The sheer volume of data collection across that many locations could have generated an estimated 14 billion lines of log data per week if Yum! Brands had imported all of the logs from all of the locations, said Sivaram Adhiappan, director of site reliability engineering at Yum! in a Dash conference presentation. It never got to that scale, but it still ingested enough data to crash its edge observability system early in its rollout.

“Things started getting out of hand a little bit, the logs were too much, the cost was escalating, and then one of our Datadog instances turned off logs in production,” as restaurant locations came online, Adhiappan said. “We started diving into log-based metrics and rebuilt our dashboards based on metrics … and when issues do pop up, we can now rehydrate a narrow slice of logs to find out what’s going on.”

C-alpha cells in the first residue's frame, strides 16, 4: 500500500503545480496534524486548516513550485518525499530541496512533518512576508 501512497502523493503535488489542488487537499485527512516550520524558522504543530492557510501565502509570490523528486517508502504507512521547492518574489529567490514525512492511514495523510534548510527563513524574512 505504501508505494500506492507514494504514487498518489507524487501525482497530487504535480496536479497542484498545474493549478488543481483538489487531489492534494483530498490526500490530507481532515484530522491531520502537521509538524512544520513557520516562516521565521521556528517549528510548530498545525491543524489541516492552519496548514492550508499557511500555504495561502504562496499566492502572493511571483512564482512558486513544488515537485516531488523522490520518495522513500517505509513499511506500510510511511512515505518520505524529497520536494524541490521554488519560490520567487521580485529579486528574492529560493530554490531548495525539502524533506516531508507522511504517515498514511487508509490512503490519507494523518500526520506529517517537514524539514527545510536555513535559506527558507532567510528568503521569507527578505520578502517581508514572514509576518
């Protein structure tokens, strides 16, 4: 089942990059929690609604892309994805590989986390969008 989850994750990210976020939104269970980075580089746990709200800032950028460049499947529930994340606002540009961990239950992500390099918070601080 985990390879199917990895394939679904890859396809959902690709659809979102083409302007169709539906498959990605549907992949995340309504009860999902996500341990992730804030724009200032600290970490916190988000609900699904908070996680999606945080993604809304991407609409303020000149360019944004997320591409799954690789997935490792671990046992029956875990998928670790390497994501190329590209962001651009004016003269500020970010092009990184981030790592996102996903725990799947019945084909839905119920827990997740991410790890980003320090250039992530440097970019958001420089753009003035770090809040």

This and the addition of Datadog’s Live Tail log parser and exclusion filters cut out an estimated 30% to 40% of log data ingestion costs for the restaurant rollout, Adhiappan said.

“If you look at the log volume coming through and the top five or 10 [log types], ‘printer out of paper’ kept popping up all the time for us,” Adhiappan said. “We were able to start making a little more progress there with exclusion filters.”

Beth Pariseau, senior news writer at TechTarget, is an award-winning veteran of IT journalism. She can be reached at [email protected] or on Twitter @PariseauTT.